If you have electric heating it will normally be a system using electric storage heaters, commonly known as ‘Economy 7’.

Economy 7 is the tariff by which electricity is supplied. You’re charged different rates for the electricity you use depending on the time of day or night it is used. The majority of energy supplied for heating and hot water will be at the lower (night) rate, when the cost of electricity is cheaper. The remaining electricity needed for non-heating purposes (cooking, ironing, watching television, etc.) is charged at the higher (day) rate. This costs nearly three times as much as the lower rate.

Hot water is supplied from a high capacity storage cylinder. The cylinder, which has a tank above, is insulated and fitted with two immersion heaters.

There are two basic ways of using the hot water system, the best choice for you will depend upon your lifestyle and water usage.

Which settings should I use to get the most efficiency?

If you use a lot of hot water for cooking and washing, then using the night storage heater is usually the cheapest method. Using the immersion heater at the bottom of the cylinder, a full tank of water is heated at the cheap night rate. You can then use the stored up heated water as and when you need during the day. The top immersion heater can then boost the water temperature if needed during the afternoon or evening.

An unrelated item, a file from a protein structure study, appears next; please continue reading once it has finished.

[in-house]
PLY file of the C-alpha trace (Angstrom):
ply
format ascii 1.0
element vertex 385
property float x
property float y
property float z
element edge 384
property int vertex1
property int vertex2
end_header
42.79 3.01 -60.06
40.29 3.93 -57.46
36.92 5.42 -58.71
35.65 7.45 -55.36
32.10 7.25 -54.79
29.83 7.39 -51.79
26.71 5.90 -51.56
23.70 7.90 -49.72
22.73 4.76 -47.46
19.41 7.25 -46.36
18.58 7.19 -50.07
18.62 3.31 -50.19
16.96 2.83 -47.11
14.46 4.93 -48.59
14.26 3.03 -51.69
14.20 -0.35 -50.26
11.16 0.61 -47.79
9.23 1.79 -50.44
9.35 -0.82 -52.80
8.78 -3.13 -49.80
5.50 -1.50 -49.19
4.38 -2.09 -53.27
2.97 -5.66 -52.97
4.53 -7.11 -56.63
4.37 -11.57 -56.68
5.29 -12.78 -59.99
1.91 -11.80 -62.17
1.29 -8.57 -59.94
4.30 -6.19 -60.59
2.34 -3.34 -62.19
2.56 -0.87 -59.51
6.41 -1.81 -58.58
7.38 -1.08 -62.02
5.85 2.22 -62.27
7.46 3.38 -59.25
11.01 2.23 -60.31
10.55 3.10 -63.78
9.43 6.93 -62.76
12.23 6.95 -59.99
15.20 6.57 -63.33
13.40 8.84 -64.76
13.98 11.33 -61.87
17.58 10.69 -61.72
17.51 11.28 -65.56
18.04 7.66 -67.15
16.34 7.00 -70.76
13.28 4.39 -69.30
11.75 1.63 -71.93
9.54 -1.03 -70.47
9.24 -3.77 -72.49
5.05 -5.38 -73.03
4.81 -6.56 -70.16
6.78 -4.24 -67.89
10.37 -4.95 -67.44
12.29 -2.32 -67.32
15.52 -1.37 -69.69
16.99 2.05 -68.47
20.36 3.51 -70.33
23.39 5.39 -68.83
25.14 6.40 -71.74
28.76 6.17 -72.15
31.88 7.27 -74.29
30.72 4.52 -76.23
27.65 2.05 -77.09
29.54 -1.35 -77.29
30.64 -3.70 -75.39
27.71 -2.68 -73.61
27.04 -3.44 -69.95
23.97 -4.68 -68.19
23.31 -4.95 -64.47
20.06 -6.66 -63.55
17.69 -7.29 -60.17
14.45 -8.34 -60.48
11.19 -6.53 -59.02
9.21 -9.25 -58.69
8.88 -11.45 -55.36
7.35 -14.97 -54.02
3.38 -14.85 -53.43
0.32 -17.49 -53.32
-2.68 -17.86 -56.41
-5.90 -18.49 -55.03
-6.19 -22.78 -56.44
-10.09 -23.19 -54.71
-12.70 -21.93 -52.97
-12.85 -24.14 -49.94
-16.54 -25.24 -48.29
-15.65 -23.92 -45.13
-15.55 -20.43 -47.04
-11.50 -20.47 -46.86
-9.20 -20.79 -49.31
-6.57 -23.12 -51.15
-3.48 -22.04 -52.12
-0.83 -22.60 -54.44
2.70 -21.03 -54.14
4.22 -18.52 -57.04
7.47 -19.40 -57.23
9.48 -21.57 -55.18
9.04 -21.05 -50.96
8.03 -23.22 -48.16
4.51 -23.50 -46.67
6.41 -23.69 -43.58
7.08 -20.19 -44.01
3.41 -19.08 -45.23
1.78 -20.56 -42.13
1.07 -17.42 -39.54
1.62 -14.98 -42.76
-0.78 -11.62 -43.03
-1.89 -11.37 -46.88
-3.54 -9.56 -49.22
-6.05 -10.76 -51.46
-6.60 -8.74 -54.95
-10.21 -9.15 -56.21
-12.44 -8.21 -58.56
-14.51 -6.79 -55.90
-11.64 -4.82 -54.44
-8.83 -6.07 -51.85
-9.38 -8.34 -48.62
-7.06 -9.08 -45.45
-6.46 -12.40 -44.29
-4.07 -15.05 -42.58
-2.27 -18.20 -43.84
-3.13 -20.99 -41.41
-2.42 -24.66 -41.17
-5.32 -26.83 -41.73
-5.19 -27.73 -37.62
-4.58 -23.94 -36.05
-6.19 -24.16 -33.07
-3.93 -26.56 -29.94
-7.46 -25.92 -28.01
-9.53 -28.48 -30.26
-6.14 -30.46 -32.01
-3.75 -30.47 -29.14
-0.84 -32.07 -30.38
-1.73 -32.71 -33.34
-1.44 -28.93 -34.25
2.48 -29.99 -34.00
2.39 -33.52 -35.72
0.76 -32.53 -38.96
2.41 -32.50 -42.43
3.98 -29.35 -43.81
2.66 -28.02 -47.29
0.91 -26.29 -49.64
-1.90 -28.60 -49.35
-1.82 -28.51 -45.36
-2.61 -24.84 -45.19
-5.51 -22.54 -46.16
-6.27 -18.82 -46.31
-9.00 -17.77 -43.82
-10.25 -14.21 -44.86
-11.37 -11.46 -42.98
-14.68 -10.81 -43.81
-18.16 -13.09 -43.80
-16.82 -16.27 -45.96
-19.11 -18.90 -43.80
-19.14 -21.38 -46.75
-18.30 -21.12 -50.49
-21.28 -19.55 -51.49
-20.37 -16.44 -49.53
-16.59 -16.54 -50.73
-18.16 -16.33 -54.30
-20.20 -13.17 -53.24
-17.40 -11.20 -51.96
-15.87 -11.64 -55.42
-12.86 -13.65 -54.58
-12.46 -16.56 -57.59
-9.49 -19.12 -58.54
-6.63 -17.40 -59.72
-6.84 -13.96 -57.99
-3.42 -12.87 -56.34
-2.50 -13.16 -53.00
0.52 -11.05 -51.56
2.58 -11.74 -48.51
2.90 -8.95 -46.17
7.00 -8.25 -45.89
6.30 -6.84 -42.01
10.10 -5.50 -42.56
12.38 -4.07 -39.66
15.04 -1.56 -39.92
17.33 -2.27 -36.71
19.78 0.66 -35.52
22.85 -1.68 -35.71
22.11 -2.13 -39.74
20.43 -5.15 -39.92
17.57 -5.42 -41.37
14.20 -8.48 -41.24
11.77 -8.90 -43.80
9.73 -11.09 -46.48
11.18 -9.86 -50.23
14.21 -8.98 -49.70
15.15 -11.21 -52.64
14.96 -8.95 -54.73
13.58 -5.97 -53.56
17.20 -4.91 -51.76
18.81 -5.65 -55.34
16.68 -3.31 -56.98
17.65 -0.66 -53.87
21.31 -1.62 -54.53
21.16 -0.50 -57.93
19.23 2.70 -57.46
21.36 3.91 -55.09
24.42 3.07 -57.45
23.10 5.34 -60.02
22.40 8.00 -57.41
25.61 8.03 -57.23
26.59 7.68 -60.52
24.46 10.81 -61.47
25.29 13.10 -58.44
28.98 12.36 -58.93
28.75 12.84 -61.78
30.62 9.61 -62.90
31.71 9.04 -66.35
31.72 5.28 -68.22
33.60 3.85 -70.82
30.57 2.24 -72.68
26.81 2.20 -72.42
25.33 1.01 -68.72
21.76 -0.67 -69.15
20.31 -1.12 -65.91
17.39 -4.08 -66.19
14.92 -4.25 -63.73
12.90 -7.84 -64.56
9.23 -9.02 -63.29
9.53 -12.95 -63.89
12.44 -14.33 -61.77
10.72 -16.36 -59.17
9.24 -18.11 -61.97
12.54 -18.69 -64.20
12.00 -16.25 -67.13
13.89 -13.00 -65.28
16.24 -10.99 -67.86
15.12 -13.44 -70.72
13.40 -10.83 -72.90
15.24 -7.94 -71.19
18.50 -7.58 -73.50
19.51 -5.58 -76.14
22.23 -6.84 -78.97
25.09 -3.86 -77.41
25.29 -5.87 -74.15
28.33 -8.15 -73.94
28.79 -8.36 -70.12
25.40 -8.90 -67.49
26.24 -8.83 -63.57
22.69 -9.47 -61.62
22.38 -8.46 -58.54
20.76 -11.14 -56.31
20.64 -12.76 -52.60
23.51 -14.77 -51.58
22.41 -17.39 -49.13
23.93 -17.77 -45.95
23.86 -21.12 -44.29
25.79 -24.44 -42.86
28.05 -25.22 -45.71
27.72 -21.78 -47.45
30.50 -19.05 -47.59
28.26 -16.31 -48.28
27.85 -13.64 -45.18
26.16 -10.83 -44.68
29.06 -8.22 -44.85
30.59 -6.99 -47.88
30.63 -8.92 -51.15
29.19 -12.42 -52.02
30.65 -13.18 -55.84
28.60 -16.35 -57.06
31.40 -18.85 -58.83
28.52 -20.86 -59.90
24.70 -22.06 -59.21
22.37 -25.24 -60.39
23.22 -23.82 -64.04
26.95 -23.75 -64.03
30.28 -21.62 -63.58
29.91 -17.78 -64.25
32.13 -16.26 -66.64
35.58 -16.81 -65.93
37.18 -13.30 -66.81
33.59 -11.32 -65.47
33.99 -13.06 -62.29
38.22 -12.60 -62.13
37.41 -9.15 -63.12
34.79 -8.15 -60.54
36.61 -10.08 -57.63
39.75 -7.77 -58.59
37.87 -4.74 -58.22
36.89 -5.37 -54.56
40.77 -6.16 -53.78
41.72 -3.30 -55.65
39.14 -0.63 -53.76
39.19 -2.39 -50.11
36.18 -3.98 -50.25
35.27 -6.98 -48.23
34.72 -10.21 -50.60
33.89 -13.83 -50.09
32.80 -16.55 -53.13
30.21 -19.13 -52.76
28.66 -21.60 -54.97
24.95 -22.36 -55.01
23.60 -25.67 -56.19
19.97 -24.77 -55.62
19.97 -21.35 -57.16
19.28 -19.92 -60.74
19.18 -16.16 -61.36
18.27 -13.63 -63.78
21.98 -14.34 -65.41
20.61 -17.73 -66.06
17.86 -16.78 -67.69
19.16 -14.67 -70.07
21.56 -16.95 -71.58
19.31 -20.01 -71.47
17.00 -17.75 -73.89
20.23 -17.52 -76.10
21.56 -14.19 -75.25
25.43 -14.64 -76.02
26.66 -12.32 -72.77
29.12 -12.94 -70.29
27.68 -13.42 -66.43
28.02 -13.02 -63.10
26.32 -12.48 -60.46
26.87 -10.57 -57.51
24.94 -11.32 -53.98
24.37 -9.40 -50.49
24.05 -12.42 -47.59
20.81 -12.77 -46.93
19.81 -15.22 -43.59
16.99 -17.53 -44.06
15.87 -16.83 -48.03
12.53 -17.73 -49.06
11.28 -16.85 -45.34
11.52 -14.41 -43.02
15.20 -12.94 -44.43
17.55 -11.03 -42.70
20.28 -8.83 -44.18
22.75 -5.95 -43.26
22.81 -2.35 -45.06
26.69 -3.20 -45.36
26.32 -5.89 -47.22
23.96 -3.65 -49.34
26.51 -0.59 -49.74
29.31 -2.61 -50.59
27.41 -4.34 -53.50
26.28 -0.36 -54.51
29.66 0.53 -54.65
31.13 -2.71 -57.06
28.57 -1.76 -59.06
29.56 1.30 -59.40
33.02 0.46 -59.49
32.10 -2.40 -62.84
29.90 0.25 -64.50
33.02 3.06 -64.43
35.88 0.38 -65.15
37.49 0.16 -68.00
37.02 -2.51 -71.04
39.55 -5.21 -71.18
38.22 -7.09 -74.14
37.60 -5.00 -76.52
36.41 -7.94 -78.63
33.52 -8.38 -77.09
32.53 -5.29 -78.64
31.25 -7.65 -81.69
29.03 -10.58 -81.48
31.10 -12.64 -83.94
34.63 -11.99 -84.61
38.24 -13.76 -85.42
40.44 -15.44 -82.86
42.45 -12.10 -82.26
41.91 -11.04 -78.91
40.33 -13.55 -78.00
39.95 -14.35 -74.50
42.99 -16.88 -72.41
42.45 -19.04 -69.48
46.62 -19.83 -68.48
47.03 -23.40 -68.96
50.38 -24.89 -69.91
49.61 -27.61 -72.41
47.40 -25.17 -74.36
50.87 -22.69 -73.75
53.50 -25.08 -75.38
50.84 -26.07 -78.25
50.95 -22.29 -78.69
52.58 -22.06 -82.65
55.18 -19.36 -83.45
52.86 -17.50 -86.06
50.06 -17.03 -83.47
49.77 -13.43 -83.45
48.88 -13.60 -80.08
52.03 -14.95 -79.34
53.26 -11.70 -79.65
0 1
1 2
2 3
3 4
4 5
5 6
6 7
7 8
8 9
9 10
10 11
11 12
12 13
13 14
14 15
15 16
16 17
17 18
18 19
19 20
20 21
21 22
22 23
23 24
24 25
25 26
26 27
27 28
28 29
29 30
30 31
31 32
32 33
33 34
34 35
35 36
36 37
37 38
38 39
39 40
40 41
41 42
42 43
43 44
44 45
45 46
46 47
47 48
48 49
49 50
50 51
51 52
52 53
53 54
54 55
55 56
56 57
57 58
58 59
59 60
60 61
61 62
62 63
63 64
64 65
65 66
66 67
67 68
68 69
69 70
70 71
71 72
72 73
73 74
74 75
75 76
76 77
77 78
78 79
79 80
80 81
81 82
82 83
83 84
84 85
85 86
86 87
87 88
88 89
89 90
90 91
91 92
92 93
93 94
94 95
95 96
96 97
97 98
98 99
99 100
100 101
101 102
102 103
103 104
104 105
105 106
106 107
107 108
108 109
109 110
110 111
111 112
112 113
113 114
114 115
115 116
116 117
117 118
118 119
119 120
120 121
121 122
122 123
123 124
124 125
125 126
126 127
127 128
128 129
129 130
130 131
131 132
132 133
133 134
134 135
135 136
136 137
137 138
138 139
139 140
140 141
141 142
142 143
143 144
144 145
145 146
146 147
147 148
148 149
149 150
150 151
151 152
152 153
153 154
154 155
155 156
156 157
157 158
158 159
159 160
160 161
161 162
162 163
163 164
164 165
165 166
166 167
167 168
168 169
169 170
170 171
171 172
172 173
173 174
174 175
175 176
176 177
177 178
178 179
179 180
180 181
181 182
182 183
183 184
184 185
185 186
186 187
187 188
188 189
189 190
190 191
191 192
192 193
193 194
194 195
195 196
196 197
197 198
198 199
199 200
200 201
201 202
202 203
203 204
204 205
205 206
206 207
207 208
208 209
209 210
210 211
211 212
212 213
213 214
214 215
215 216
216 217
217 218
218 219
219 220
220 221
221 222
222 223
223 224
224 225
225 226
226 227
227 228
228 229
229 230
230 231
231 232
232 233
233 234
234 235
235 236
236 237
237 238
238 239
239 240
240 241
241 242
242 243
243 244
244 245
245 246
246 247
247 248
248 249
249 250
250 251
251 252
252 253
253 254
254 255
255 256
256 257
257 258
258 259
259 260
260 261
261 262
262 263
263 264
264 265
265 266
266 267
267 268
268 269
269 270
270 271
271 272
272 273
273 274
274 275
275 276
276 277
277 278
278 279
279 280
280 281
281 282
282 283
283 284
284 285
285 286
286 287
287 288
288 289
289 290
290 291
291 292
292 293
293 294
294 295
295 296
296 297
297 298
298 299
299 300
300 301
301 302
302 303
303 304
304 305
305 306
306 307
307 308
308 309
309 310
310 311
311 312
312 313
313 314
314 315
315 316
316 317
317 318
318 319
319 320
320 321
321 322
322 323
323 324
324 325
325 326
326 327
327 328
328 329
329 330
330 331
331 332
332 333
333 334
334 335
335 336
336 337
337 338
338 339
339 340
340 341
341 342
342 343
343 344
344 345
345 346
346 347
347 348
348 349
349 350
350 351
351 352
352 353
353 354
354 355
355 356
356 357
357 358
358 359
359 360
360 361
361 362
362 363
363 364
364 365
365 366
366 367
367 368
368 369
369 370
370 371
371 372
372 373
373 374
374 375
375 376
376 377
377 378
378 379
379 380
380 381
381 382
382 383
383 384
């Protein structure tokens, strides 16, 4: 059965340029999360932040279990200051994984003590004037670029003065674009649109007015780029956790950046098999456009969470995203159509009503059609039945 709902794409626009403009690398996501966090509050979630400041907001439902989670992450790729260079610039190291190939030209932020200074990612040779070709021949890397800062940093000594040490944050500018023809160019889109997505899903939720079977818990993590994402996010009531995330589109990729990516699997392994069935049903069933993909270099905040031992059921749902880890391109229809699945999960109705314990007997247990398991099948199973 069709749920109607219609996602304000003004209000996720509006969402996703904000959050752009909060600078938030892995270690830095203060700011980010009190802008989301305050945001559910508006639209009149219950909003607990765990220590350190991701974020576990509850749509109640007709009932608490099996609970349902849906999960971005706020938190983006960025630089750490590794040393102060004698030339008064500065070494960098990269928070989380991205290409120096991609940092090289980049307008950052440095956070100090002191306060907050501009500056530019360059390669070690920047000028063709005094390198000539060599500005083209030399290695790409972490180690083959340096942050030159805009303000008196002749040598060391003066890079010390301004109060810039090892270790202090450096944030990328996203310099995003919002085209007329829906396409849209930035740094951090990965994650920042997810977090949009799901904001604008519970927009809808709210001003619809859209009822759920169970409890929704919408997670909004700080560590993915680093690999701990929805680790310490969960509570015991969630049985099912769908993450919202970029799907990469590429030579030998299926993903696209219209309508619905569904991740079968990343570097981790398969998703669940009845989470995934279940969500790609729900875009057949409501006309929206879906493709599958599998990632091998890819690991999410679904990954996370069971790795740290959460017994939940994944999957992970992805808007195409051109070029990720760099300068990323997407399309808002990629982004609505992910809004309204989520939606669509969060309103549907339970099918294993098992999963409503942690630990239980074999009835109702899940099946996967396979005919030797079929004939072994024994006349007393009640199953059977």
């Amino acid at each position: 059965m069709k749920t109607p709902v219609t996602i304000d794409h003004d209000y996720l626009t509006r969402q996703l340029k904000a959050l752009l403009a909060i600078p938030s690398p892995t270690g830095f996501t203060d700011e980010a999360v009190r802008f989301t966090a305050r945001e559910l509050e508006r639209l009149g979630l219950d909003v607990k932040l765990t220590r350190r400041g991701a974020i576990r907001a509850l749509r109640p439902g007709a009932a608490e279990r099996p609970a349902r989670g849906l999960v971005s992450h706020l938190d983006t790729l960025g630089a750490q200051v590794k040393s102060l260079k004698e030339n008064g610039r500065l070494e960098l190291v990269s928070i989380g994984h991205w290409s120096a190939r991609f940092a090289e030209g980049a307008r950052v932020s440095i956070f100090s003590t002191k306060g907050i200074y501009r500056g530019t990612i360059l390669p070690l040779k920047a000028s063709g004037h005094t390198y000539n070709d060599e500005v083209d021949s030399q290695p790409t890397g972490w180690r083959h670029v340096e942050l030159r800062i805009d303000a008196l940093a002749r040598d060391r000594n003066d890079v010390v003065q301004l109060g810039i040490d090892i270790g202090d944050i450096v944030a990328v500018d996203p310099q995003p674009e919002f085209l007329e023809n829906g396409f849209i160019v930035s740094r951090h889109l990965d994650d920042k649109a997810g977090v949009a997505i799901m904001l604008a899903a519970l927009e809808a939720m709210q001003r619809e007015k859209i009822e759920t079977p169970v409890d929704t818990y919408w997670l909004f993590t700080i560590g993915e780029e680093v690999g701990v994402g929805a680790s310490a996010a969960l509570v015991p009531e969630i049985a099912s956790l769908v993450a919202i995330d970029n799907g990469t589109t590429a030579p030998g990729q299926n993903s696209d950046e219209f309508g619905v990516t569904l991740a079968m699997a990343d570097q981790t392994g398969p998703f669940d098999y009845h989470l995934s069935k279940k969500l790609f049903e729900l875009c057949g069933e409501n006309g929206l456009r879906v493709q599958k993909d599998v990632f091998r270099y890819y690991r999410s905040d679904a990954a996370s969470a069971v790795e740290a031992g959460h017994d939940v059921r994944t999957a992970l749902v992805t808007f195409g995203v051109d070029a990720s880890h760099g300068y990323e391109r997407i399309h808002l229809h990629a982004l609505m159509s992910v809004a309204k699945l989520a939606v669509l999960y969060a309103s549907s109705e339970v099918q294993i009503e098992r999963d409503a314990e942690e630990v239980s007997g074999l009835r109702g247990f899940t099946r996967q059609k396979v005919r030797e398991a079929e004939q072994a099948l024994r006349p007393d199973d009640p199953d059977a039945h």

If you don’t use huge amounts of hot water it may be cheaper to use the top immersion heater only as required to get hot water as you need it. You could get most of your hot water on the cheap night rate - especially if you stay up late or get up early. The amount of money you save will depend on you timing your water use to avoid the more expensive day rate.

Night storage heaters

Storage heaters charge up using the cheaper rate electricity. Heating elements warm up an insulated mass for up to seven hours each night. The stored heat is then discharged over the following day, the discharge is partly controlled by a thermostat operated damper. The amount of heat the unit takes in is determined by a remote sensor which monitors the room temperature.

Operating the night storage heater

  • Make sure that the fused spur on the wall by the heater is switched on
  • Set the input control to the required setting, typically between 3 and 5 (this may need some experimentation)
  • Check that the boost control is set to number 1

Using the boost control

The boost control is numbered 1-5. The heater will work well most of the time at setting 1. You can increase the heater output if you need extra heat during the afternoon and evening, by turning the boost to numbers 2-5. Remember to reset back to 1 before you go to bed.